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Nederlog

Aug 8, 2016

Crisis: Access, Jill Stein, Trump's Numbers, Trump's Insanity, Bill Maher
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Introduction

1.
The Price of Access
2. Green Party’s Jill Stein Wants to Assume Mantle of
     Bernie Sanders’ Revolution (Video)

3. Trump’s Crashing and Burning: FiveThirtyEight
     Projects Clinton Has 92.9% Chance of Winning

4. Donald Trump Says Media ‘Going Crazy’ Following
     Week of Press Speculation About His Mental Health

5. Real Time with Bill Maher
Introduction:

This is a Nederlog of Monday, August 8, 2016.

This is a crisis log. There are 5 items with 6 dotted links: Item 1 is about an article about "The Price of Access": You need to be a billionaire in the USA in order to have a fair chance of being heard by leading politicians; item 2 is about Jill Stein (whom I don't like, I decided); item 3 is about Clinton vs Trump: Yesterday it was 19 to 1 for Clinton, which is good news (but it isn't November 9 yet, when things will be decided); item 4 is about Trump's accusation that not he but the media are going crazy when they say he is crazy; and item 5 sheds some light on the last two items in the form of two recent videos with Bill Maher.

Also, here is some news for the few who read my autobiography (in Dutch): There will soon be a new version of Part I (until 1978), and after that of Part II (until 1993). The first part will arrive this week.

Something else I realized is that in a week's time (August 15) it will be 39 years ago that I arrived, healthy and full of - then quite realistic - hopes, in Amsterdam, from Norway, where I had lived and should have continued to live. Maybe I'll write something about it, though I don't know. (It certainly was the most stupid decision I made in my life.)

1.
The Price of Access

The first item today is by Mattathias Schwartz on The Intercept:
This starts as follows:
Two billion dollars, the estimated cost of this year’s presidential election, is big money, but it is not huge money. Two billion is one-tenth of NASA’s annual budget, one-twentieth of the Harvard endowment, one-thirtieth of the personal wealth of Warren Buffett. Buffett is number two on the 2015 Forbes list of 106 Americans who hold personal fortunes of $5 billion or more, the Club of 106. These billionaires are rich enough to pay for the campaigns of both Hillary Clinton and Donald Trump and still have $3 billion left over.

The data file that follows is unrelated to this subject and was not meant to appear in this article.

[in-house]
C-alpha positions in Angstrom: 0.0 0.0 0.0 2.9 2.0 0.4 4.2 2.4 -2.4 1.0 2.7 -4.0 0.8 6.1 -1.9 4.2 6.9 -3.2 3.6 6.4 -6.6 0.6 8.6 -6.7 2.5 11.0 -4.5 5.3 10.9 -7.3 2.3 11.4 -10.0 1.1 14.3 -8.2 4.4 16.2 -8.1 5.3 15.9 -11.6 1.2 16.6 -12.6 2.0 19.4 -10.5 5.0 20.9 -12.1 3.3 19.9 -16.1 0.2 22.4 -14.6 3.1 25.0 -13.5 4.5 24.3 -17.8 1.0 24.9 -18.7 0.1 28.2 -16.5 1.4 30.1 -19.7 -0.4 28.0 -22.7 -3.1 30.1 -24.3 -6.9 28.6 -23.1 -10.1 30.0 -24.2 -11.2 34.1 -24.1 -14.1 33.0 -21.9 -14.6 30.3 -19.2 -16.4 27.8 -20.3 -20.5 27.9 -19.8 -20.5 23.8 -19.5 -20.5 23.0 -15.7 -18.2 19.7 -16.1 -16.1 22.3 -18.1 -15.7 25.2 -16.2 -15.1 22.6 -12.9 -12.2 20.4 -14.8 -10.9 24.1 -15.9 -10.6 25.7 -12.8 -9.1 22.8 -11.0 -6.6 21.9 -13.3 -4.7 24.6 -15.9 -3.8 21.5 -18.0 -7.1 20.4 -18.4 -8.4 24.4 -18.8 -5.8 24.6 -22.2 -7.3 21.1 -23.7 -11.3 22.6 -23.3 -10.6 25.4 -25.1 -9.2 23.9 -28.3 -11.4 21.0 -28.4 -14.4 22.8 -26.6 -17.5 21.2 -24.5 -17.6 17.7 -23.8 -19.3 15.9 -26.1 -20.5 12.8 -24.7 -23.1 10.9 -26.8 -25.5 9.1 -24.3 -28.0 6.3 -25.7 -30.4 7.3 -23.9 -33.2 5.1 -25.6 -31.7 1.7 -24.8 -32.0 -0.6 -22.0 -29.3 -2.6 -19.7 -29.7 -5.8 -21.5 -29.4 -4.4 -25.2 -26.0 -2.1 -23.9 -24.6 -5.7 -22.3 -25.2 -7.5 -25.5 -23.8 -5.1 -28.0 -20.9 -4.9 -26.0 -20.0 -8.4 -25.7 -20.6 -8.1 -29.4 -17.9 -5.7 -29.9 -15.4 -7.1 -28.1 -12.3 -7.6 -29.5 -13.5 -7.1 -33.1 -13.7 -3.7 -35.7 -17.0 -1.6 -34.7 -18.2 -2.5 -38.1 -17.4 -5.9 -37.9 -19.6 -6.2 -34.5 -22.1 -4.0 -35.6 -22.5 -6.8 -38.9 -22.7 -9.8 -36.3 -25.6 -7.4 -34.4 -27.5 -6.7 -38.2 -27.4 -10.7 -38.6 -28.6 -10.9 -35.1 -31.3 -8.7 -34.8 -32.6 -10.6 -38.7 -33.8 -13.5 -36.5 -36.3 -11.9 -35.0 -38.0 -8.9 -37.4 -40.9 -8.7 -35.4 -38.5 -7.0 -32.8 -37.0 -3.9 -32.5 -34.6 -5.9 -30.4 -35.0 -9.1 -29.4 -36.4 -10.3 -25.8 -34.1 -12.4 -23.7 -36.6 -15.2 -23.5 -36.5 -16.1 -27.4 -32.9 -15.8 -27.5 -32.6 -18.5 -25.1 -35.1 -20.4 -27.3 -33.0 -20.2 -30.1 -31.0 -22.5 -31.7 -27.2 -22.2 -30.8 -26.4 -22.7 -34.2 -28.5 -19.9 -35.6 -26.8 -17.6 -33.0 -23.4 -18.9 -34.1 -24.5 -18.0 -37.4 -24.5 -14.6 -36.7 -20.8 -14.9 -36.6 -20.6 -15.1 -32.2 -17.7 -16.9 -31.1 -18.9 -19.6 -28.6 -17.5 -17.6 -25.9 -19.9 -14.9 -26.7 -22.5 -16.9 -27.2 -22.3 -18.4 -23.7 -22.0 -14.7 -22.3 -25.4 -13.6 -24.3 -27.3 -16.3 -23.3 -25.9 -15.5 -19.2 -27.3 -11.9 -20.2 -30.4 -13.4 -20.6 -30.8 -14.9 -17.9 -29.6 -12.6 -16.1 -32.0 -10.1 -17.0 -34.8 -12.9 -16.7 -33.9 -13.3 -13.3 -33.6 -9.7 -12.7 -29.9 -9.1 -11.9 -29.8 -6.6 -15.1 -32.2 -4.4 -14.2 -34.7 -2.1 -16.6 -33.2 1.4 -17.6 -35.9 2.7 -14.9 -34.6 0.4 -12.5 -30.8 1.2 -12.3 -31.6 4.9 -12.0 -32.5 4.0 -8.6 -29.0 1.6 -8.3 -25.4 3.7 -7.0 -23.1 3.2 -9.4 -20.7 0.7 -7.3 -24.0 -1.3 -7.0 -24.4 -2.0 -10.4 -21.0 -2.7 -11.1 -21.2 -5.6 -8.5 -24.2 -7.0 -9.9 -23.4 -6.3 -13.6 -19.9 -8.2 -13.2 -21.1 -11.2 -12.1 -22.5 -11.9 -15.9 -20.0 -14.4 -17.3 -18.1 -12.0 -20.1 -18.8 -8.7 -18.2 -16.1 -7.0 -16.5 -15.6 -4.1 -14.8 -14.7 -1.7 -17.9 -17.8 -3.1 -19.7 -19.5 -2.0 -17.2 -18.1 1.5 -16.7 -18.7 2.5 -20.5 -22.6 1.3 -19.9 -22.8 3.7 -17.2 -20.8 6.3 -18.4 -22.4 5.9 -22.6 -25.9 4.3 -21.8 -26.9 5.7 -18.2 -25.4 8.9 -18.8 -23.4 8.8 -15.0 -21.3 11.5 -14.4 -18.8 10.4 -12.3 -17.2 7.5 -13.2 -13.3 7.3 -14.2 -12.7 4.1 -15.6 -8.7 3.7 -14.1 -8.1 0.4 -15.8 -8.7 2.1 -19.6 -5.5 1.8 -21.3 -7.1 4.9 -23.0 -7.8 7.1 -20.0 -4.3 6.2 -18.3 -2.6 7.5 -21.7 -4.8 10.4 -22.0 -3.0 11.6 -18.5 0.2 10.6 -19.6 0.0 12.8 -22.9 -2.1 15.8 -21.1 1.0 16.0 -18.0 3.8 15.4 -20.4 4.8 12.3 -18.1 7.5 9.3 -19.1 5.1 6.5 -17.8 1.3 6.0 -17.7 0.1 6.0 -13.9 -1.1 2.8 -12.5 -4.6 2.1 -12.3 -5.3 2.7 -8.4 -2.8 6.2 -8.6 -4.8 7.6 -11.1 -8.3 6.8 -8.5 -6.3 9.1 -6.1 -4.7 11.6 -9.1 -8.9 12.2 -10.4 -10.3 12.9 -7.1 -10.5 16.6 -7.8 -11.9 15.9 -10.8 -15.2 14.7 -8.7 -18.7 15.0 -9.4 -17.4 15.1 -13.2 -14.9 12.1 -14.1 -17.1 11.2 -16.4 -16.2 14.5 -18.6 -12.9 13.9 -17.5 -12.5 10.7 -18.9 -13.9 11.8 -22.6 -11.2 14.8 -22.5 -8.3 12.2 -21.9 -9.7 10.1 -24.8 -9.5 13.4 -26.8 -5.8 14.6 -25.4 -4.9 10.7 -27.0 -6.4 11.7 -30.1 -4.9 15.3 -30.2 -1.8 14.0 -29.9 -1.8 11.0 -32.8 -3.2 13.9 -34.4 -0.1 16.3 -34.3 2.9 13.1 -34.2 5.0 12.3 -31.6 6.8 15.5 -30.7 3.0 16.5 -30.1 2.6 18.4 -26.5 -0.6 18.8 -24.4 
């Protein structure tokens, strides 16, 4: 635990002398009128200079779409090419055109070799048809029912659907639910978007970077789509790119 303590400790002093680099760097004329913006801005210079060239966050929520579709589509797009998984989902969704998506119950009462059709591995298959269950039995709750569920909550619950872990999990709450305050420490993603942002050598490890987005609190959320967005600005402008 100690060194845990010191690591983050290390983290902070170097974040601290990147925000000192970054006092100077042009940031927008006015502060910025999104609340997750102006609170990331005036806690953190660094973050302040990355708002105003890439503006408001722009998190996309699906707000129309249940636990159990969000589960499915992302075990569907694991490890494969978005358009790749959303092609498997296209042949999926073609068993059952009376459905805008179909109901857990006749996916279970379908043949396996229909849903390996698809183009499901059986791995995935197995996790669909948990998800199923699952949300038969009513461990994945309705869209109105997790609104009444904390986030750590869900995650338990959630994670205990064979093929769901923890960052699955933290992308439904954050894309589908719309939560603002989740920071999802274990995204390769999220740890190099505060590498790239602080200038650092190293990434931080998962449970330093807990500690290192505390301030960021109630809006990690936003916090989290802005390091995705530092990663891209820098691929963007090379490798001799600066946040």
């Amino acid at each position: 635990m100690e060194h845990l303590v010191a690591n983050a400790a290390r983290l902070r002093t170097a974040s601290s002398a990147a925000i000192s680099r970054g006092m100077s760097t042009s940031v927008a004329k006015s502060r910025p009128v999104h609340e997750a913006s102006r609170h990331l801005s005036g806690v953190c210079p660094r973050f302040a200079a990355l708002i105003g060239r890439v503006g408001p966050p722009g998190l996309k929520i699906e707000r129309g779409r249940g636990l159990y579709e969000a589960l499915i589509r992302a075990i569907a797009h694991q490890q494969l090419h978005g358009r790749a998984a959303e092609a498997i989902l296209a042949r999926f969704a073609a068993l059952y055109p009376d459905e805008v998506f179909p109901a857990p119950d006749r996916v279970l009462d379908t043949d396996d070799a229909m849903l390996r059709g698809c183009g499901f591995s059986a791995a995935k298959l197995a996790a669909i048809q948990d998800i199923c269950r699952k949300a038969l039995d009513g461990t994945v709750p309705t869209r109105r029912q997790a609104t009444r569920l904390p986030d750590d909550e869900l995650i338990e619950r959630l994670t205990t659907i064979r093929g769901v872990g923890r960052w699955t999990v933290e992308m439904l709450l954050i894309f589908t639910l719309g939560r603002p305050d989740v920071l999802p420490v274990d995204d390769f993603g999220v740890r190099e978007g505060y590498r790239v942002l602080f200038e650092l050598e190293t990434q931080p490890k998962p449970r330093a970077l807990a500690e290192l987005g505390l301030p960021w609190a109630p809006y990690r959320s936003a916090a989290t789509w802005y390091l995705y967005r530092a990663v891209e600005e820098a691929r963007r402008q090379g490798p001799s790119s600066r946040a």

A lot of the money in Club 106 is family money. The Club includes two Kochs, four Waltons, three Marses, two Newhouses, and three Ziffs. Donald Trump was also born into big money. With a supposed net worth of $4.5 billion, he is brushing up against the velvet rope outside of Club 106. The Clintons, both born to families with ordinary incomes, are now worth around $110 million, which puts them way off from Club 106 and pretty far from you and me as well. In the political off-season the Clintons have borrowed private jets from friends and relied on book advances and speaking fees to maintain two residences, to summer in East Hampton, and reportedly to help their daughter and son-in-law purchase a $10 million Manhattan apartment. The Obamas will soon be devising their own approach to making their way in a billionaire’s world with a mere $20 million.

This is the beginning of a fairly long article that indeed is about "the price of access", namely to politics-with-a-chance-of-winning: It turns out that in these days of Citizens' United, you need to be a billionaire to make a chance to be even heard by prominent politicians.

I more or less agree, and I do agree that most billionaires started as millionaires i.e. from inherited millions. There is a lot more financial information in the article. Here is some:

At least four of the members of Club 106 (Buffett, the Kochs, Bloomberg) have openly voiced their thoughts on who should be president. Five members (Soros, Simons, Cohen, Ellison, Bloomberg) are among the top 25 donors to the outside groups that have poured tens of millions of dollars into the campaign. Seven members (Bezos, Zuckerberg, Page, Brin, Murdoch, the Newhouses, Bloomberg) own large media and internet companies — Amazon, the Washington Post, Facebook, Google, Fox News, the New York Post, the Wall Street Journal, Condé Nast, Bloomberg — with the power to shape public opinion. (By way of disclosure, an eighth member, Pierre Omidyar, founded The Intercept’s parent company, First Look Media.)

For the Club of 106, elections are a game they can easily afford to play. One vehicle of choice is the Super PAC. In the 2012 election cycle, the top 100 Super PAC donors accounted for 3.7 percent of the donor population but gave 80 percent percent of the money, a structure that roughly mirrors the makeup of U.S. society as a whole, where one percent of the population holds half of the total wealth.